A huge percentage of translation work involves English, one way or another. And there lies a challenge. English is a complex and rich language, with many irregularities with many words with similar, but subtly different, meanings and also words that look the same, sound different and mean completely different things!
So when is a bow not a bow? When it’s a bow, a curtsey or even a tree.
Let me explain:
Some words are both verbs and nouns:
Use (pronounced youz) is the present tense of a verb indicating the act of applying something.
Use (pronounced yoos) is the application that an item has.
Converting a sentence into another language usually means that two entirely different words will be needed and it’s important to know which ones. For instance, in French the verb for to use could be either employer or se servir de. The noun for use on the other hand might be emploi or utilisation. Getting it wrong could completely change the meaning of a sentence.
Then there’s licence (noun) and license (verb), and practice (noun) and practise (verb). Unless, you’re dealing with an American, when they’re both spelt the same. And there’s another anomaly – Americans would say ‘spelled’, not ‘spelt’.
Unless you are completely fluent in English, both written and spoken, it’s very easy to get it wrong. Even native English speakers have problems with some of these!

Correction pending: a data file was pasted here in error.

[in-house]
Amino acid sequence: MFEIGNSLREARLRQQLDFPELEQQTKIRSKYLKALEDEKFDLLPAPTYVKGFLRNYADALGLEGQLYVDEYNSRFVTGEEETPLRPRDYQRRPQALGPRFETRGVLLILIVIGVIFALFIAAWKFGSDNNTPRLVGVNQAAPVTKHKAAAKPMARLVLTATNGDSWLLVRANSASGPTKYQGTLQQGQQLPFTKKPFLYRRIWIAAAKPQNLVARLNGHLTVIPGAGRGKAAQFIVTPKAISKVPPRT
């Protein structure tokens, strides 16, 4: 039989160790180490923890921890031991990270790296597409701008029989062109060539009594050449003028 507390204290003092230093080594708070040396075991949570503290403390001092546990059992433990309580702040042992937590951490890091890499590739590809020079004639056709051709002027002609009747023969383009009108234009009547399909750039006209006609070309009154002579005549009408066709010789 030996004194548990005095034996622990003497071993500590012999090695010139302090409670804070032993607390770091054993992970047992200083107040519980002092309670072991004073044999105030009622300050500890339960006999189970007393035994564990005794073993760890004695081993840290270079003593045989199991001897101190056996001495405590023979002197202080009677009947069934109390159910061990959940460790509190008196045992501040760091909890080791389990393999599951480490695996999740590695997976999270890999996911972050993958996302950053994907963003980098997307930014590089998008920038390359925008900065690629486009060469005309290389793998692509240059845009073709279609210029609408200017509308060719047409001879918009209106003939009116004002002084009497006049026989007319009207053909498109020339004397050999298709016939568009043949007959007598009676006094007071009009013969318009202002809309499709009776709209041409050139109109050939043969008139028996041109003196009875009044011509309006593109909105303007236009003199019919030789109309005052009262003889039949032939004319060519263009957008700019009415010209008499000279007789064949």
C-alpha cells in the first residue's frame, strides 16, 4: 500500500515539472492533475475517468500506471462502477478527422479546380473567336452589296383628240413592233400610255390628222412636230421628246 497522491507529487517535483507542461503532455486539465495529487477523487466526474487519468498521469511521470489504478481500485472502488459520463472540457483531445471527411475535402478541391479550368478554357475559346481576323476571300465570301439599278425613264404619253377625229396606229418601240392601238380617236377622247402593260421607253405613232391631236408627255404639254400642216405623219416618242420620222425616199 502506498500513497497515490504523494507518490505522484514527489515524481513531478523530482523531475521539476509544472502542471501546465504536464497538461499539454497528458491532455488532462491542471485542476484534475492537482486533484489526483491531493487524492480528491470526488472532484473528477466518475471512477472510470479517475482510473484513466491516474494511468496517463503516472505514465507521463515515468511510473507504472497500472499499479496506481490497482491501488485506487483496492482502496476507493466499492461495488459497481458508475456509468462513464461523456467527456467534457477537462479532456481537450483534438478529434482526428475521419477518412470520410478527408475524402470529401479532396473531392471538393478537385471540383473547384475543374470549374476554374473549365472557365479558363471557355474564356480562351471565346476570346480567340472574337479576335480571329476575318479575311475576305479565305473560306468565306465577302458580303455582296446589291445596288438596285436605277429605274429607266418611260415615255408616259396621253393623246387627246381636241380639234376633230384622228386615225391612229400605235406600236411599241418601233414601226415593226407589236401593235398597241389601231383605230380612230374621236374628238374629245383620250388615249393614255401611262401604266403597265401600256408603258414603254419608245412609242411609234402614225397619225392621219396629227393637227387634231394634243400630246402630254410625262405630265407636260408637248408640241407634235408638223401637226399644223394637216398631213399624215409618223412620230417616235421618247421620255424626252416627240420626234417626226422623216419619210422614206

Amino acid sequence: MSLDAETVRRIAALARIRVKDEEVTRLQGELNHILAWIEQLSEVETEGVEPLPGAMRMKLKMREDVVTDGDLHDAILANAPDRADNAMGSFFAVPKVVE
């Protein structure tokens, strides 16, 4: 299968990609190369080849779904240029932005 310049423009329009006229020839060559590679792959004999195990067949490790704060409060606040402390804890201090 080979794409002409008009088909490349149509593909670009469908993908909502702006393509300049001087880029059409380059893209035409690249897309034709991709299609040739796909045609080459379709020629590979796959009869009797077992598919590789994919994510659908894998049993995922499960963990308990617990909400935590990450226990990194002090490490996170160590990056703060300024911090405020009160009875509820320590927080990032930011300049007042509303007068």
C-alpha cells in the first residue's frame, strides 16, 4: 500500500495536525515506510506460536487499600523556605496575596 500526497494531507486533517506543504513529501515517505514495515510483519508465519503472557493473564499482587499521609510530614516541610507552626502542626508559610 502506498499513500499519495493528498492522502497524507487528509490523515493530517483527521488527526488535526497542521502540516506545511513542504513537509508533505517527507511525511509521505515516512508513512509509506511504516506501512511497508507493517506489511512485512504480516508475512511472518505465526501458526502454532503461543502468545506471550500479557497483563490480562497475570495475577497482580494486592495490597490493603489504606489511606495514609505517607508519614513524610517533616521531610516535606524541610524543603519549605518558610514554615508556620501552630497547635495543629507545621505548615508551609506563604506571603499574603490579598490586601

Then there are the English names – some are simple:
Green (or should it be Greene)
Brown (sometimes Brown or even Braun)
Smith (occasionally spelt Smyth – but Smythe is pronounced differently)
But what about:
Cholmondley (pronounced Chumley)?
Berkeley (pronounced Barclay)?
Mainwaring (pronounced Mannering)?
And ffoulkes (yes that is a double ‘f’ and both lower case) or St John (pronounced Sinjen)?
It’s not just in English where there can be several words meaning almost the same thing. Did you know that in Japanese there are different verbs for wearing shoes, glasses, hats, gloves, coats and scarves – based on which item is being worn. However, the same verb is also used for ‘to put on’ as ‘to wear’.
In French the adjective ‘brown’ is brun. But brown hair is ‘cheveux châtain’ and brown shoes are ‘les chaussures marrons’.
The ‘he’, ‘she’ and ‘it’ conundrum starts when several subjects are being discussed. For example:
When John Downes joined the company he was welcomed by the General Manager. He said he was delighted to be there.
Who was delighted to be there, John Downes or the General Manager?
When translating from one language to another this kind of reference must be clear or confusion can result. The problem is that, in the example above, to change ‘he’ at the beginning of the second sentence for ‘John Downes’ or ‘The General Manager’ can appear clumsy. Translation assignments are constantly throwing up challenges such as this – and a good translator will successfully overcome them!
Every language has its own grammatical constructions, for instance, in German the past participle of the verb goes at the end of the sentence so:
We went for a walk
We were walking gone (Wir sind spazieren gegangen)
In French the adjective comes after the noun … and we’re only scratching the surface here.
What is the point of beating our chests about the finer points of language? Quite simply it’s your reputation on the line. Get it wrong and your reputation can suffer – and it’s hard to get it back.